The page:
So what has happened since the UPA was voted out of power? In 2015-2016, the total amount of subsidies have been budgeted at Rs2,43,811 crore, which is lower than the Rs 2,54,632 crore that had been spent in 2013-2014. One reason for this is obviously a fall in oil prices. The number in 2014-2015 had stood at Rs 2,66,692 crore.

This cut in subsidies along with the fact that some subsidies are now directly being paid into bank accounts is likely to help bring down both black money as well as real estate prices. As Mukherjea and Shekhar write: “The NDA has cut subsidies sharply (down 9% in 2015-2016) and is shifting subsidies to Direct Benefit Transfer (DBT); at least 10% of the overall subsidies have already been moved to the DBT. As a result, the ability ofthe politician-and-builder to pilfer subsidies to fund real estate construction has been checked.”

While cutting down on subsidies further may not be politically possible, if more and more of subsidies are paid directly into the bank account of the beneficiaries, the total amount of black money within the system is likely to come down.

Taking these steps rather than chasing black money that has left the shores of this country makes more sense and will have a greater impact on bringing down real estate prices in India. This will go a long way in making homes affordable for those who want to buy homes to live in rather than to invest.

As Mukherjea and Shekhar put it: “the NDA Government is engineering a clamp down on black money in India. The 2015-2016 Union Budget explicitly aimed to disincentivise the black economy and curb the demand for physical assets. With the new Black Money Bill (which was passed by the Parliament on May 26) and with the Cabinet approving the Benami Transactions Bill in May this year, the crackdown on blackmoney will continue further.”

These steps need to continue.

(VivekKaul is the author of the Easy Money trilogy. He tweets @kaul_vivek)

The column originally appeared on Firstpost on July 20, 2015

 

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About vivekkaul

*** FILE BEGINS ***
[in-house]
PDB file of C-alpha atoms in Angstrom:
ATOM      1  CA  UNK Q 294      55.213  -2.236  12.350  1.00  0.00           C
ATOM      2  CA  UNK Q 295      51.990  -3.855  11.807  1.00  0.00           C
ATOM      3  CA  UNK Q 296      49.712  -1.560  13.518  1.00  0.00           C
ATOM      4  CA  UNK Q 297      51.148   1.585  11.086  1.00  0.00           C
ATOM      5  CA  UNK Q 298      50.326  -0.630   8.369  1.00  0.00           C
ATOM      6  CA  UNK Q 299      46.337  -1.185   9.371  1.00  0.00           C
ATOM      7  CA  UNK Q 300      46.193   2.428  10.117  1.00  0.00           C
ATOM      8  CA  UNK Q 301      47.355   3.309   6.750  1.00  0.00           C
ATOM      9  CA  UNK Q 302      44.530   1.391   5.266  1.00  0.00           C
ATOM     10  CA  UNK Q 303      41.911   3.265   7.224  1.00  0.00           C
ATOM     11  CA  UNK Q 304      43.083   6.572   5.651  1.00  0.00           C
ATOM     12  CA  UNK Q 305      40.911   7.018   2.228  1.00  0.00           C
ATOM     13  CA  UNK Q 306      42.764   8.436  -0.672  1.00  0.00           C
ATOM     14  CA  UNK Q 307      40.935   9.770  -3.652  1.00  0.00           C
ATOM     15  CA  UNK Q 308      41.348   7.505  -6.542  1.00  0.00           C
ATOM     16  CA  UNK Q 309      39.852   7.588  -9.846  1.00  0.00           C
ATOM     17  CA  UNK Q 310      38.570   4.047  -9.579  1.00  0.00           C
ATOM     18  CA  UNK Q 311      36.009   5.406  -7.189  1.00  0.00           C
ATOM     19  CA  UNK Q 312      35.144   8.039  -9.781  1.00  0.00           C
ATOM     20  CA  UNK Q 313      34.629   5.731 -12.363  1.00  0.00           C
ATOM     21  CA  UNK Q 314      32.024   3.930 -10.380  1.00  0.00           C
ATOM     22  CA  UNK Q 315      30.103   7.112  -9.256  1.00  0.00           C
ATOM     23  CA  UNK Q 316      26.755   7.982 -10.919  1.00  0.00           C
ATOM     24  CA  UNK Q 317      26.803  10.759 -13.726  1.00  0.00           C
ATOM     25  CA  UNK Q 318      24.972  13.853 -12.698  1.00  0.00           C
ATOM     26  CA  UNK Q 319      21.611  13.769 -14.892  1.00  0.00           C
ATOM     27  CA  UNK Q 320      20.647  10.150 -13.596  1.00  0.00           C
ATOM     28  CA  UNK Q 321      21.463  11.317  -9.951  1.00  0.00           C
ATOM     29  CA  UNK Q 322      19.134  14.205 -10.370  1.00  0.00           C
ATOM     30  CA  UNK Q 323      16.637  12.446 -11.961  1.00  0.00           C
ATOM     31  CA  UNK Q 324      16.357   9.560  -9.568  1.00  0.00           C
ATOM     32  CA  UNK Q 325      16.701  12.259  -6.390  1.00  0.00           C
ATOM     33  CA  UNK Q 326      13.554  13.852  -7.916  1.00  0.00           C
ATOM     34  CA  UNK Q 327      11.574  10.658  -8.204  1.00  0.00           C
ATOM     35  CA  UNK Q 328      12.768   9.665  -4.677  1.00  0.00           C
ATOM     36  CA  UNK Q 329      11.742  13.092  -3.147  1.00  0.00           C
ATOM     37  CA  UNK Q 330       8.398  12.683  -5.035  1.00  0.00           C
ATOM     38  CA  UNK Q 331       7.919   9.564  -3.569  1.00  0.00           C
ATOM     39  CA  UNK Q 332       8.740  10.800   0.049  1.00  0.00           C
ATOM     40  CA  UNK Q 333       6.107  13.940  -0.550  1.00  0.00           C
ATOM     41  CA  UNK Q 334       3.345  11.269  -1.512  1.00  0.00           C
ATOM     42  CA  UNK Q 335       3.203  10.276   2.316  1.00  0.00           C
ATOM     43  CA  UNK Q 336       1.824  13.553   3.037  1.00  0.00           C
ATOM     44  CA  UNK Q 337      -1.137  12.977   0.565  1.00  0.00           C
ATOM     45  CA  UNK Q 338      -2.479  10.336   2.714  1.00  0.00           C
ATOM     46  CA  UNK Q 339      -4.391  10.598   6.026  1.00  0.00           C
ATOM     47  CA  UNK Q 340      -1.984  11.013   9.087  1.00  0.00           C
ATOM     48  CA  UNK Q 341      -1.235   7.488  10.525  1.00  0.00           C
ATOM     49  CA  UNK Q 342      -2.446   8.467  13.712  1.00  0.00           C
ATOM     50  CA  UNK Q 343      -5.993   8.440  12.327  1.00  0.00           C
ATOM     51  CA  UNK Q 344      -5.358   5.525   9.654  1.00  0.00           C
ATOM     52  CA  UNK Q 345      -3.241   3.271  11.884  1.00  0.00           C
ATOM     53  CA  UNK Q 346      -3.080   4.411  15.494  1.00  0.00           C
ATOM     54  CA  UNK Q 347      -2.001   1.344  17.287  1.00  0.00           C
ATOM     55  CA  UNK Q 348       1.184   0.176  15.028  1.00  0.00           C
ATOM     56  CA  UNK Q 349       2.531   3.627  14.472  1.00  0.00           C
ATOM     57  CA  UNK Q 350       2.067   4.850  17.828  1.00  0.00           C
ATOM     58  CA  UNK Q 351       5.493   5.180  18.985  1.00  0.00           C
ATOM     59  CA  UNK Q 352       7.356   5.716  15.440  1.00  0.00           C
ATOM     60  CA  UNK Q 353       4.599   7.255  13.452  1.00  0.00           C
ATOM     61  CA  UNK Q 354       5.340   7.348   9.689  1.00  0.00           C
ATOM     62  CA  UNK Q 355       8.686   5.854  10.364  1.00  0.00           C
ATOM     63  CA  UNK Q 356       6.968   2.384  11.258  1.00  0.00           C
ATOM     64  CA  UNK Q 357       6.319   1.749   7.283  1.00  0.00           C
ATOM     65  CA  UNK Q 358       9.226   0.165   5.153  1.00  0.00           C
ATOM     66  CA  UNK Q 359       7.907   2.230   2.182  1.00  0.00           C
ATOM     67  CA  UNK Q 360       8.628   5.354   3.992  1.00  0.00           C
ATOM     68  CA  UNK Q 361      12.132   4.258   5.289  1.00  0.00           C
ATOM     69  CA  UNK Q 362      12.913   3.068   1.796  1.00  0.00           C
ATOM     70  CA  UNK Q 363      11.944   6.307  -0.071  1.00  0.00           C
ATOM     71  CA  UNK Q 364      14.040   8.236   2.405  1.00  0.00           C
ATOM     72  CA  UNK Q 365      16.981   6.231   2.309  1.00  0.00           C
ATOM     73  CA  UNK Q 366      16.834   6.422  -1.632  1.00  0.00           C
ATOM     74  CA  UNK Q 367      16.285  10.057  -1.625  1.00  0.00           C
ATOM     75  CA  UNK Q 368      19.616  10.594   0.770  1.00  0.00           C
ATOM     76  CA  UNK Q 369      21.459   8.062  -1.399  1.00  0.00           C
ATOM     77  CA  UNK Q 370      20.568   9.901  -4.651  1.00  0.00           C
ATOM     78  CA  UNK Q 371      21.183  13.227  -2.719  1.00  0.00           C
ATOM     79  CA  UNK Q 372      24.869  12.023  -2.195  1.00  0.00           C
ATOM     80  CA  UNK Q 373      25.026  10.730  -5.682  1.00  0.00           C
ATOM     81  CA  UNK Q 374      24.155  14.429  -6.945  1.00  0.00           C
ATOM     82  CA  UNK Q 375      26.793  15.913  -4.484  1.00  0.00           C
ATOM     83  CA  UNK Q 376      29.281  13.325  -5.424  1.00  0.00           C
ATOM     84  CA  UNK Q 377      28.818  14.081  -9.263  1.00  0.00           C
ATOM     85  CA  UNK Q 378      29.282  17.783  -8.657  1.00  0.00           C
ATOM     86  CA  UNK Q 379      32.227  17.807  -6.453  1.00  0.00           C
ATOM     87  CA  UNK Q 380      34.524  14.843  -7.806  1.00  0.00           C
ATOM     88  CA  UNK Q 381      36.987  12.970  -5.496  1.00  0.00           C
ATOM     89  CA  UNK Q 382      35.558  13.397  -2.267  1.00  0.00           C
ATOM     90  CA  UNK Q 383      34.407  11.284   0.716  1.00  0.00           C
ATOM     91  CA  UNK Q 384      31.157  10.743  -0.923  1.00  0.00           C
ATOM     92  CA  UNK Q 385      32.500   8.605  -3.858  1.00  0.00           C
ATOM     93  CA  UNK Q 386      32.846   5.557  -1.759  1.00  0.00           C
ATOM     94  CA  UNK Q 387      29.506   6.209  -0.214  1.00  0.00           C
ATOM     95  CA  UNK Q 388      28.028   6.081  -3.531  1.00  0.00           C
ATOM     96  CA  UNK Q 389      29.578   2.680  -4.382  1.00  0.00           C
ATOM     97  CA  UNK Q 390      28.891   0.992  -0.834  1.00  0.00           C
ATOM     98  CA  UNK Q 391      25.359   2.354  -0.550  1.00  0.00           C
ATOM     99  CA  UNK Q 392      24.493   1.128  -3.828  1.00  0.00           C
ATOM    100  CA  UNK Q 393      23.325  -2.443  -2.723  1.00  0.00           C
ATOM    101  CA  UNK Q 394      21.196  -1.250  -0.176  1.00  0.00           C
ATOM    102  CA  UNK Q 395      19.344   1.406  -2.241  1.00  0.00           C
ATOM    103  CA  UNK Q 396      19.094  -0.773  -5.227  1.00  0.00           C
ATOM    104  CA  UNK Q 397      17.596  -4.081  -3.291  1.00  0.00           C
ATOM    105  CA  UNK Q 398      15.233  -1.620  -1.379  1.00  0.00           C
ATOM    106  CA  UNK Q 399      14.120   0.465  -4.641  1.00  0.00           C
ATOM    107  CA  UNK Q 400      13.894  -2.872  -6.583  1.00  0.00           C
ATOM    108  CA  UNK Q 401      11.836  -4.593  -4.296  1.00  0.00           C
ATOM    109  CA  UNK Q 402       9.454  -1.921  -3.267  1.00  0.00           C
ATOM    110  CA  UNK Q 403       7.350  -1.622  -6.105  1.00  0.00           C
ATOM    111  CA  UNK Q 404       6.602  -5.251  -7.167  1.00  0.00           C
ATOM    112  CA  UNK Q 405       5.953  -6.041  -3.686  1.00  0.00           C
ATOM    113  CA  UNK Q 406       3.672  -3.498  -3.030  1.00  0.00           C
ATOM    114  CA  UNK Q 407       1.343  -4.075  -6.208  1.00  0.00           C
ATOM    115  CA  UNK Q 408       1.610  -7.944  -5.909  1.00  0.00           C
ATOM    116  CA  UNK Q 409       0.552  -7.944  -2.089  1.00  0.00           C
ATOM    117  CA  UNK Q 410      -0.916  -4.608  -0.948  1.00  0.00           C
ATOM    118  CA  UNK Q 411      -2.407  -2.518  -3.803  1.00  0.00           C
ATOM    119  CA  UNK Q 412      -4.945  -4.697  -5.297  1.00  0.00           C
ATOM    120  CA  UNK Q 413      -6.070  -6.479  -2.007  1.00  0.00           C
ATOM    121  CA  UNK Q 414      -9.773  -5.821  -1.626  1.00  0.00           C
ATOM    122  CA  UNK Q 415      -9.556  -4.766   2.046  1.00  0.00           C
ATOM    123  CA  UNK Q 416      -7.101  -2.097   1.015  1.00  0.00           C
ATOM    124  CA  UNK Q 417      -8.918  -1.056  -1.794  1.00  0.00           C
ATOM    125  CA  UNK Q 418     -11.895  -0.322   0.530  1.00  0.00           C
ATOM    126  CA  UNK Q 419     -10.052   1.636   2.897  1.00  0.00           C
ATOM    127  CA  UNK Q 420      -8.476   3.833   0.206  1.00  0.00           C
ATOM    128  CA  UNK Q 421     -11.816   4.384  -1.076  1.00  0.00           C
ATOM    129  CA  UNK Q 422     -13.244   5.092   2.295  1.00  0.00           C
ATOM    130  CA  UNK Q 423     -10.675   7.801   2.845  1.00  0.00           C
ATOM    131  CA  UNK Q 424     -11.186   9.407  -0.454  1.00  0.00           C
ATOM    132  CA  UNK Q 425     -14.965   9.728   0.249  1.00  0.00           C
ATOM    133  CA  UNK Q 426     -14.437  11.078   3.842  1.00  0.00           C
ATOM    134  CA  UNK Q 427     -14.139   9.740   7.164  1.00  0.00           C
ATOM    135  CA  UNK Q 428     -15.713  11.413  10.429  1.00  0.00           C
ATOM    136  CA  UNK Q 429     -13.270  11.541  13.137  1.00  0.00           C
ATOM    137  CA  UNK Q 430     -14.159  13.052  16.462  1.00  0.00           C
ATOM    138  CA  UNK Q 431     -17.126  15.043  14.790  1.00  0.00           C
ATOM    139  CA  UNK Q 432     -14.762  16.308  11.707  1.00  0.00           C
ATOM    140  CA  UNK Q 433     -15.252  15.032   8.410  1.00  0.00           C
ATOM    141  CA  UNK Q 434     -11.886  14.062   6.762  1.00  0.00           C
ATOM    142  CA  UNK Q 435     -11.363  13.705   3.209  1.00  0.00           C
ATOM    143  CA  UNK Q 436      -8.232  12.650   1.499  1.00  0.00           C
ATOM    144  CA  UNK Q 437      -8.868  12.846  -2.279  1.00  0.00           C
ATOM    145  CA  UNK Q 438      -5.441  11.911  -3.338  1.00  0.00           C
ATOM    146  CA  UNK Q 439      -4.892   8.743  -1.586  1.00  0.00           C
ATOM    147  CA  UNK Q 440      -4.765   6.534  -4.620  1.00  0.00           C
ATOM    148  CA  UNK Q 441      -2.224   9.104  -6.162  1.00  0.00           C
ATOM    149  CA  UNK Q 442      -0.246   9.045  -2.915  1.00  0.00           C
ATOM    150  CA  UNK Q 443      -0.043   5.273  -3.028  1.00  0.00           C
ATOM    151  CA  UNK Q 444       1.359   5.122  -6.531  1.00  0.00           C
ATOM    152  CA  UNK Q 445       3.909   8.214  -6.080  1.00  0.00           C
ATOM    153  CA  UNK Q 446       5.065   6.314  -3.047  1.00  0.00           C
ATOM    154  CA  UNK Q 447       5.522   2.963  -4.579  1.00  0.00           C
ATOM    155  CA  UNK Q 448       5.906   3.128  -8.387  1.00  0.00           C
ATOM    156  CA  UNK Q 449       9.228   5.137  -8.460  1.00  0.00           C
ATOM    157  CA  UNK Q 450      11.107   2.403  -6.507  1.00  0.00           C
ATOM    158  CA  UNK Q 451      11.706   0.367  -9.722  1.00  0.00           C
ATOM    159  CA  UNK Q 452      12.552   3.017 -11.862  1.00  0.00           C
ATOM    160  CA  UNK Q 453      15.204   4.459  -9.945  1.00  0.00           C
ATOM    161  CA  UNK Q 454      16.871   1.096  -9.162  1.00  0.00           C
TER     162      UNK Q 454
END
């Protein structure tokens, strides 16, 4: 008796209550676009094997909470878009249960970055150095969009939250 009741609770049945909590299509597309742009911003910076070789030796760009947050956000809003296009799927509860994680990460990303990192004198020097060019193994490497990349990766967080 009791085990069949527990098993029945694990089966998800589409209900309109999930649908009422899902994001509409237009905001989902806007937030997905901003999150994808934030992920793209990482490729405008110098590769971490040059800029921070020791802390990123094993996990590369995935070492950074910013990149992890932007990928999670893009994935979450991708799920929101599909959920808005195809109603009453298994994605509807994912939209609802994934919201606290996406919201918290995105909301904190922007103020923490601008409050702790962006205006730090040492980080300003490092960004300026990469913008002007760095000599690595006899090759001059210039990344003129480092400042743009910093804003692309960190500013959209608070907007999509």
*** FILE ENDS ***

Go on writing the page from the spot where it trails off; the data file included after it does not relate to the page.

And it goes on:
Vivek Kaul is a writer who has worked at senior positions with the Daily News and Analysis(DNA) and The Economic Times, in the past. He is the author of the Easy Money trilogy. Easy Money: The Greatest Ponzi Scheme Ever and How It Is Set to Destroy the Global Financial System , the latest book in the trilogy has just been published. The first two books in the trilogy were published in November 2013 and July 2014 respectively. Both the books were bestsellers on Amazon.com and Amazon.in. Currently he works as an economic commentator and writes regular columns for www.firstpost.com. He is also the India editor of The Daily Reckoning newsletter published by www.equitymaster.com. His writing has appeared across various other publications in India. These include The Times of India, Business Standard,Business Today, Business World, The Hindu, The Hindu Business Line, Indian Management, The Asian Age, Deccan Chronicle, Forbes India, Mutual Fund Insight, The Free Press Journal, Quartz.com, DailyO.in, Business World, Huffington Post and Wealth Insight. In the past he has also been a regular columnist for www.rediff.com. He has lectured at IIM Bangalore, IIM Indore, TA PAI Institute of Management and the Alliance University (Bangalore). He has also taught a course titled Indian Economy to the PGPMX batch of IIM Indore. His areas of interest are the intersection between politics and economics, the international financial crisis, personal finance, marketing and branding, and anything to do with cinema and music. He can be reached at vivek.kaul@gmail.com